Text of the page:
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Federal Deposit
Insurance Corporation

Each depositor insured to at least $250,000 per insured bank

Office of the Ombudsman

Dodd-Frank legislation and Mortgage Reform

Message from Cottrell L. Webster, FDIC Ombudsman posted on 06/2012

During the first half of 2012, the FDIC Office of the Ombudsman heard from a number of community bankers about the perceived regulatory burden of the Dodd-Frank legislation. Chief among their concerns is the creation of the new Consumer Financial Protection Bureau (CFPB) and the burden of mortgage reform, including compensation restrictions for mortgage originators.

During my many years with the FDIC, I have witnessed a steady increase in federal consumer protection laws that have required banking resources to ensure compliance. Each time a consumer law creates a new challenge, bankers tend to overcome the challenge and continue to operate successfully. For most bankers, treating the customer right is common practice, and adjustments to comply with new regulations are minor. For a few bankers, more effort is required.  However, I have never known a bank to fail because of a federal consumer protection law, and nothing in the Dodd-Frank legislation raises this prospect. I say this to temper the dialogue rather than discourage important conversations among bankers, lawmakers, and regulators over how best to resolve the continuing challenges in the U.S. economy.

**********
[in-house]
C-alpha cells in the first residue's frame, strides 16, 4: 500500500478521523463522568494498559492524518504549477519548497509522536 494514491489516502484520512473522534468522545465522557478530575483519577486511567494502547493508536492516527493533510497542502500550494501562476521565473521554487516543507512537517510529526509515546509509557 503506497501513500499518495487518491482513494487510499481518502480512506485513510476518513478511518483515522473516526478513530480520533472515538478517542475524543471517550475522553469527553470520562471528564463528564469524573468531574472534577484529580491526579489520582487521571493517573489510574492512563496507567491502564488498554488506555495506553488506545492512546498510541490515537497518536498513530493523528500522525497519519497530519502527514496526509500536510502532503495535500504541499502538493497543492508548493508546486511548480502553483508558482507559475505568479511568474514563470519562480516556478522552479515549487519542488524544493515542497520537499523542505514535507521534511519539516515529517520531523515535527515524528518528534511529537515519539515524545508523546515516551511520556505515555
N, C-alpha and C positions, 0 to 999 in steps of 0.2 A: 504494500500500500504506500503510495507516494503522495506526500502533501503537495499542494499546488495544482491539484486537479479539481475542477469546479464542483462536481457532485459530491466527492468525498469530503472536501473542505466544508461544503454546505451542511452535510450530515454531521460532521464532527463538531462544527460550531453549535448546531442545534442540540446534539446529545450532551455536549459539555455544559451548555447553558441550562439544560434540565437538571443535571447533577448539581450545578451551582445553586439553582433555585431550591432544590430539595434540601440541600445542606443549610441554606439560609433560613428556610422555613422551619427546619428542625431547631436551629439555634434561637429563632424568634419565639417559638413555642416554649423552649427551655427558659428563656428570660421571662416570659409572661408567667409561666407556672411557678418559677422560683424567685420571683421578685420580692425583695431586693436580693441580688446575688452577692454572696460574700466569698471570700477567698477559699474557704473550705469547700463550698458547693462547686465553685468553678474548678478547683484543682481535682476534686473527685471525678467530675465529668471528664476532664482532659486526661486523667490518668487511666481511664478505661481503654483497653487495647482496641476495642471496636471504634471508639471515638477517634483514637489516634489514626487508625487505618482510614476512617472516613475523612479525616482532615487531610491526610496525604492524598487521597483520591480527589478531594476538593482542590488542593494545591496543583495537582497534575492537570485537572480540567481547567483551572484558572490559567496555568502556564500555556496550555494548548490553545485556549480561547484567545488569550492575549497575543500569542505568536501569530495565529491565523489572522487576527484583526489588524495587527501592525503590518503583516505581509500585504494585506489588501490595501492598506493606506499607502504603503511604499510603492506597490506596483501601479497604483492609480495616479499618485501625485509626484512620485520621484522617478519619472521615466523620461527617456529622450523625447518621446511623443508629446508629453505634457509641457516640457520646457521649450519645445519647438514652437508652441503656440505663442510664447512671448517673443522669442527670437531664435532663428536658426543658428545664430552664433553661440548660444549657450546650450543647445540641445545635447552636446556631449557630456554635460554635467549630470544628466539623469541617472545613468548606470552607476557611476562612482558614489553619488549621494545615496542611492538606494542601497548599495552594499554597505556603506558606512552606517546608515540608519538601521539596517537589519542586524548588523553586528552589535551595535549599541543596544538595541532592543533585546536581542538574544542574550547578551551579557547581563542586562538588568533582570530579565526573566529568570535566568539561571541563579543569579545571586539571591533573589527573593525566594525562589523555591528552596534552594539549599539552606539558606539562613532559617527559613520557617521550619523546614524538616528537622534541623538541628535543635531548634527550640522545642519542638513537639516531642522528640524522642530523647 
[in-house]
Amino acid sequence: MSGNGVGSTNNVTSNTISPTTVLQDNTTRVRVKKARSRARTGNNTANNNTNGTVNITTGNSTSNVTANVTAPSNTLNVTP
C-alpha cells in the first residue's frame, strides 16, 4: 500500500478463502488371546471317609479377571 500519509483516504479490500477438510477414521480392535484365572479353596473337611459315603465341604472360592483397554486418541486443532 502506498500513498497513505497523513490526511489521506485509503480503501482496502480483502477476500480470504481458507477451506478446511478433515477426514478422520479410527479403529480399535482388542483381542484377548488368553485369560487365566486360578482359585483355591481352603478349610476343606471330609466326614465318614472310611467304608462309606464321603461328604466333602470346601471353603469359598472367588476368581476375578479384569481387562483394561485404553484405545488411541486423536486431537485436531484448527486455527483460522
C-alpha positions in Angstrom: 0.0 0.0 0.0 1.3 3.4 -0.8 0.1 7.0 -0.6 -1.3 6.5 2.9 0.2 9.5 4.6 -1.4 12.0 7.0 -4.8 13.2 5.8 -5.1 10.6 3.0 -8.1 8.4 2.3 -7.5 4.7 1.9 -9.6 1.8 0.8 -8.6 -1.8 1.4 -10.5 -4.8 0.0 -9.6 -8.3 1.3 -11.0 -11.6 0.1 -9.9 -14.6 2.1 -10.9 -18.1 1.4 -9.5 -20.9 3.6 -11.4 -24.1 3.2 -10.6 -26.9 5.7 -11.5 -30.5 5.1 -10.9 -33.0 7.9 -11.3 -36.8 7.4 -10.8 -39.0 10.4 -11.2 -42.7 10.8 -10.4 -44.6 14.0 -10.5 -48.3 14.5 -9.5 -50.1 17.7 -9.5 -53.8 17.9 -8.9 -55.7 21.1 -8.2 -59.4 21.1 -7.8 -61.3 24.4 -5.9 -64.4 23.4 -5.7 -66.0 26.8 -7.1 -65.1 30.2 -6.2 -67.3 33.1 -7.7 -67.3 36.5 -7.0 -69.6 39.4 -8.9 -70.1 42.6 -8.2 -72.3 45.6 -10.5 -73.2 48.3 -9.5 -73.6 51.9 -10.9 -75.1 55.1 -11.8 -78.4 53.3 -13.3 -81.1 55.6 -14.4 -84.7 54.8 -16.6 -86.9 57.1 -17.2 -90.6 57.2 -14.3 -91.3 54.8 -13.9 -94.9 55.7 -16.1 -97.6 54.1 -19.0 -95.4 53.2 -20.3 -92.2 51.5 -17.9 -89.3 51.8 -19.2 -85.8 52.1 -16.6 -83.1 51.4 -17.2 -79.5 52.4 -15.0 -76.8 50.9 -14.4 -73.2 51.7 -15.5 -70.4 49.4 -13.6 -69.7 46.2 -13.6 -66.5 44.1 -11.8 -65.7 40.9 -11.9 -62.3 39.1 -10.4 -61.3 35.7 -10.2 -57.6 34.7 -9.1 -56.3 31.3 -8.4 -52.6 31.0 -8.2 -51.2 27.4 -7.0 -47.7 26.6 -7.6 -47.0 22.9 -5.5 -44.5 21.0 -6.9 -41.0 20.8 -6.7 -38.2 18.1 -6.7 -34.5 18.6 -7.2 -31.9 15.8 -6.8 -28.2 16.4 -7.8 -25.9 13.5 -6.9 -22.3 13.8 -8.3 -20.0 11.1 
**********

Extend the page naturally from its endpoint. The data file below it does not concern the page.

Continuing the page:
In fact, I encourage bankers to avail themselves of all avenues for feedback to lawmakers and regulation writers. One avenue is the FDIC Office of the Ombudsman. Bankers who contact us can rest assured that we share your concerns anonymously with Acting FDIC Chairman Martin Gruenberg. Also, the Small Business Regulatory Enforcement Fairness Act requires the CFPB to meet with small businesses, including community banks, when proposing a rule that will significantly affect these businesses. This requirement offers community bankers yet another opportunity to provide valuable feedback to regulators.

Parts of the Dodd-Frank legislation have already positively affected community banks. For example,

I would ask community bankers to acknowledge these aspects of the Dodd-Frank legislation that have already benefited their institutions, inform legislators and regulators of areas that may be of concern, and remain committed to helping creditworthy borrowers so that our economy can continue to recover.

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